* Pathology : provides an overview of human diseases by studying general disease processes and those associated with specific organ systems. The course uses lectures and related small group sessions. For the small group sessions, 3-4 students are assigned a case for presentation to their classmates. The students receive clinical information, laboratory data, and images (gross and microscopic). Guided by a set of learning objectives, students prepare and give an electronic presentation using the computers and projection equipment in the teaching laboratories. Emphasis is placed on understanding etiology, pathophysiology, structural and functional manifestations of disease, clinicopathologic correlations, and developing a vocabulary to communicate this knowledge.

* Clinical Foundations of Medical Practice 2 : Is a multidiscipline course that presents a clinical view of disease and advances medical history and physical diagnosis skills. The course employs lectures, case discussions, supervised patient workups, specialty rotations with Neurology, Urology, Obstetrics, Gynecology, Otolaryngology, and Ophthalmology. It provides opportunity for clinical exposure through Family Care, Homeless Health Care and through Saturday rounds with medical in-patient teams. Students are also given an overview of Universal Precaution procedures as well as an orientation to how to read the medical literature, in part, with a review of epidemiology and biostatistics.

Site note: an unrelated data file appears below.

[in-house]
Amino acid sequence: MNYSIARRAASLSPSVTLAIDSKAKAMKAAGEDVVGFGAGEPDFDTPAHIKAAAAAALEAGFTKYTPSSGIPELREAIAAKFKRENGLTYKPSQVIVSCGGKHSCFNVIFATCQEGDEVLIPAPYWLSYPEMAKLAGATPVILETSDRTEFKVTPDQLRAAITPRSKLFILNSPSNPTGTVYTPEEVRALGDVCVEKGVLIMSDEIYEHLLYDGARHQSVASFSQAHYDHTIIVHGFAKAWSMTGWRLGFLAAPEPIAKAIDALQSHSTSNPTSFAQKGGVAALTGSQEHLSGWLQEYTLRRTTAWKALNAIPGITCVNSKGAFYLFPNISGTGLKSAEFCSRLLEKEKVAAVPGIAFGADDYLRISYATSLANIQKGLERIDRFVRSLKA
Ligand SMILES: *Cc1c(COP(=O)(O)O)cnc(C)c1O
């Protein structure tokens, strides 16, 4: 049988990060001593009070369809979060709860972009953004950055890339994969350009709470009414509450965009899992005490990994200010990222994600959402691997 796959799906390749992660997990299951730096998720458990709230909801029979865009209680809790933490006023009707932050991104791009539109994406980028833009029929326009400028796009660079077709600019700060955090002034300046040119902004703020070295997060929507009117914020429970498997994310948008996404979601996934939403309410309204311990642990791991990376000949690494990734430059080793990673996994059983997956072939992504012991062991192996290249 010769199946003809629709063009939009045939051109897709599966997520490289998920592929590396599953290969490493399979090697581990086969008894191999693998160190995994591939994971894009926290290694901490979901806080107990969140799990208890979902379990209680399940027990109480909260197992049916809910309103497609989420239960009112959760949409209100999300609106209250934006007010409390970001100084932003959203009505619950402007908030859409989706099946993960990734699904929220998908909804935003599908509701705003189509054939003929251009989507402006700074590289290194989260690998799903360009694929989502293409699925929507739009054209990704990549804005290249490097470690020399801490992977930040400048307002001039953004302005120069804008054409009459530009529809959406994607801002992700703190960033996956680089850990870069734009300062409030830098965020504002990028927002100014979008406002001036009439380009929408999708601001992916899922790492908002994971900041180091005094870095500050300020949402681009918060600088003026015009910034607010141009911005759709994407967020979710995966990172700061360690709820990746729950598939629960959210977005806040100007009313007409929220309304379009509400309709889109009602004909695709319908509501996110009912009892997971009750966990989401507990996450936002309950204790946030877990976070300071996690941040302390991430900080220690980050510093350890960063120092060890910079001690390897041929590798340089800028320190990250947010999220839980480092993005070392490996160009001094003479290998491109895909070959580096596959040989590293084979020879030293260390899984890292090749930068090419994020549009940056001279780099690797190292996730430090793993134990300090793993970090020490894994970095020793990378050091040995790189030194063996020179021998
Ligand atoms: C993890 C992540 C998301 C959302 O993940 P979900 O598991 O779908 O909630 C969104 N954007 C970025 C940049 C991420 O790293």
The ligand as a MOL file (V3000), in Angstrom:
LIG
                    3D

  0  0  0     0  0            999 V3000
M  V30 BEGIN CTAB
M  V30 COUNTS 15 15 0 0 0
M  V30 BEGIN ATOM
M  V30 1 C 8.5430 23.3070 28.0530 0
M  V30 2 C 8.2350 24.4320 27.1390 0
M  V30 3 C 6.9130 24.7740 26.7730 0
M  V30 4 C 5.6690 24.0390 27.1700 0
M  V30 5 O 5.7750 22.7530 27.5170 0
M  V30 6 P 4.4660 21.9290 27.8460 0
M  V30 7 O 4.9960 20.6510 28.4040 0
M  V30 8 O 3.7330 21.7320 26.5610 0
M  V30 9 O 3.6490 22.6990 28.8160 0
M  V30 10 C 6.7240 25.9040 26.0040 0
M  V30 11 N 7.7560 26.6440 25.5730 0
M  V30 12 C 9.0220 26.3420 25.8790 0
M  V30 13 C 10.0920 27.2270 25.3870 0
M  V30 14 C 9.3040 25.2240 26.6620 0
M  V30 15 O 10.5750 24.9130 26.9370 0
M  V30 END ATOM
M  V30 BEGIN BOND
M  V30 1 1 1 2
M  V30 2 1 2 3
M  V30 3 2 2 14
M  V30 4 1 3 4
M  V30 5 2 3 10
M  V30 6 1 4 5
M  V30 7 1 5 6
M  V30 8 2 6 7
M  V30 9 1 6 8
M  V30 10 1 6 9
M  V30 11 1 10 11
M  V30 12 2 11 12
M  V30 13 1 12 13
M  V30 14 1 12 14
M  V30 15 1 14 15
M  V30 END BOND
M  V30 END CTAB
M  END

YEAR 3

The third year consists mostly of core and selective clerkships. Each clerkship combines clinical service work with classroom work.

COURSES :

* Family Medicine : Family Medicine has been a required clerkship at the University of Cincinnati College of Medicine since 1994. The clerkship is four weeks. Student ratings of this clerkship are consistently very high.
Assigned to a community family doctor, students spend the majority of the month-long rotation seeing patients and participating in hands-on patient care as a member of the healthcare team in their individual preceptor’s office. The community preceptors range from solo practices to small group practices to residency programs. The sites may be urban, suburban or rural. Students are encouraged to take advantage of all learning opportunities during the month; for example, participate in hospital rounds, visit nursing home patients, accompany their preceptor on home visits and become familiar with the business side of running a medical practice.
Students spend four days a week with their community preceptors, one day a week at the medical school for didactics. The didactics are interactive, adult-learning sessions with an emphasis on common outpatient problems, communication skills, and the thought process involved in evaluating patients.
The grade for the Family Medicine clerkship is a combination of three components: the preceptor evaluation (60%); the end-of-rotation exam (20%); and an in-depth family study paper (20%).
The uniqueness of Family Medicine may be a bit difficult to define. However, as we poll students, they report there is something different and special about this rotation. What is most often mentioned is the time spent at one site with a small group of preceptors, which allows students to enjoy the camaraderie of a medical practice as well as to develop close relationships with the doctors and office staff.